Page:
Whisky Magazine Issue 123
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Duck island and the 66 Gilead Distillery
Davin: Chicken Skin Music jangles from the speakers; the cruise control is set at 89 – urban legend has it the cops won't pull you over ‘til you're ten over the limit. I'm in Tyendinaga Mohawk Territory, heading into Genuine Whisky Territory. A Tyendinaga boy himself, Harry Hatch was a big-time whisky baron back in Prohibition days.
There's a Highway to the Heavens rising ahead. Crossing an arm of the Bay of Quinte, the road flows onto a bridge that seems to go up until it disappears in mid-air. It's a fitting gateway to the enchanted land beyond: Canada's artisanal, epicurean epicenter, Portlandia by the Quinte, better known as Prince Edward County.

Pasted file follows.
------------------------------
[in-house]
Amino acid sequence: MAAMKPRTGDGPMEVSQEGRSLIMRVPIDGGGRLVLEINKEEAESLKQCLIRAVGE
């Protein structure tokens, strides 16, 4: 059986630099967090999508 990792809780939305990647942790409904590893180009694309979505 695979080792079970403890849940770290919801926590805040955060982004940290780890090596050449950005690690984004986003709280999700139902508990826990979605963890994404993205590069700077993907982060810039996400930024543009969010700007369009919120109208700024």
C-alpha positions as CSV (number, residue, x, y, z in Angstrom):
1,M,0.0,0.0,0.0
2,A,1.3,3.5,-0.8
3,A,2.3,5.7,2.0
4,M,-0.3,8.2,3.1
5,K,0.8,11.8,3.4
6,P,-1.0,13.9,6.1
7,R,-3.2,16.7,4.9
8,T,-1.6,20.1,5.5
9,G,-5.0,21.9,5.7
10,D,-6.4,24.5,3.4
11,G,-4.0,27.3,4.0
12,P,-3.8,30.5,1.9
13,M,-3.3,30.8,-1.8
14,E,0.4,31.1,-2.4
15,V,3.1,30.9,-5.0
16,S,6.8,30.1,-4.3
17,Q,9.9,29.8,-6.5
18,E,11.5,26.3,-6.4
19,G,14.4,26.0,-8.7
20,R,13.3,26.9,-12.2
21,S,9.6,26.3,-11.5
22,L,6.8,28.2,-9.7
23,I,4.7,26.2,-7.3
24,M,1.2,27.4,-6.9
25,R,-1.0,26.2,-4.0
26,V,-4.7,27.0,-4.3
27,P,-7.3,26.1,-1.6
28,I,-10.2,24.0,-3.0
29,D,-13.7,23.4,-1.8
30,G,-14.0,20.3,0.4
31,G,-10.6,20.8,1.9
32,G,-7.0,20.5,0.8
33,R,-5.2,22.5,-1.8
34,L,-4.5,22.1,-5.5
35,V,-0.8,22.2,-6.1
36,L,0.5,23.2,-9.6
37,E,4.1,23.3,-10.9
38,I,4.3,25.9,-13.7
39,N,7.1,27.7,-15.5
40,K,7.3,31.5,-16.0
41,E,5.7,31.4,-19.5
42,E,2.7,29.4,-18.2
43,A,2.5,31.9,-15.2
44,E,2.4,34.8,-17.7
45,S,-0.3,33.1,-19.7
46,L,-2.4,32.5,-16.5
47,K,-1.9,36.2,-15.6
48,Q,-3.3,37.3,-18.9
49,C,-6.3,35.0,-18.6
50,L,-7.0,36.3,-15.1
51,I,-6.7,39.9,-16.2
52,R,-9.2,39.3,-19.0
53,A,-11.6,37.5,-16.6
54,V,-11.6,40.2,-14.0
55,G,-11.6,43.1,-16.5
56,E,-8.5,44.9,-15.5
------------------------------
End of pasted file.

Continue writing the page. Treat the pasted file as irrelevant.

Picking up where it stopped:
In Hatch's day, a flotilla of Lake Ontario fishermen-turned-rumrunners knew every inch of this shoreline here and across the lake on the US side. This ‘navy's' exploits are the stuff of local legend and community theatre. Duck Island, just outside the US border, was the rumrunner's halfway hideout. Wrong label, though. It was whisky, Canadian rye whisky, that Hatch's nocturnal navy ferried across the lake. Now, 66 Gilead distillery has revived the Duck Island name. Their Duck Island rum – yes, real rum this time – is as buttery and as fruity as a rum and raisin candy bar. An instant favourite, like nearly everything that comes out of ‘The County's' only distillery.
We're here for the launch of their latest whisky creation, Crimson Rye. A pre-release barrel sample tells me it's good stuff, a delectable new w...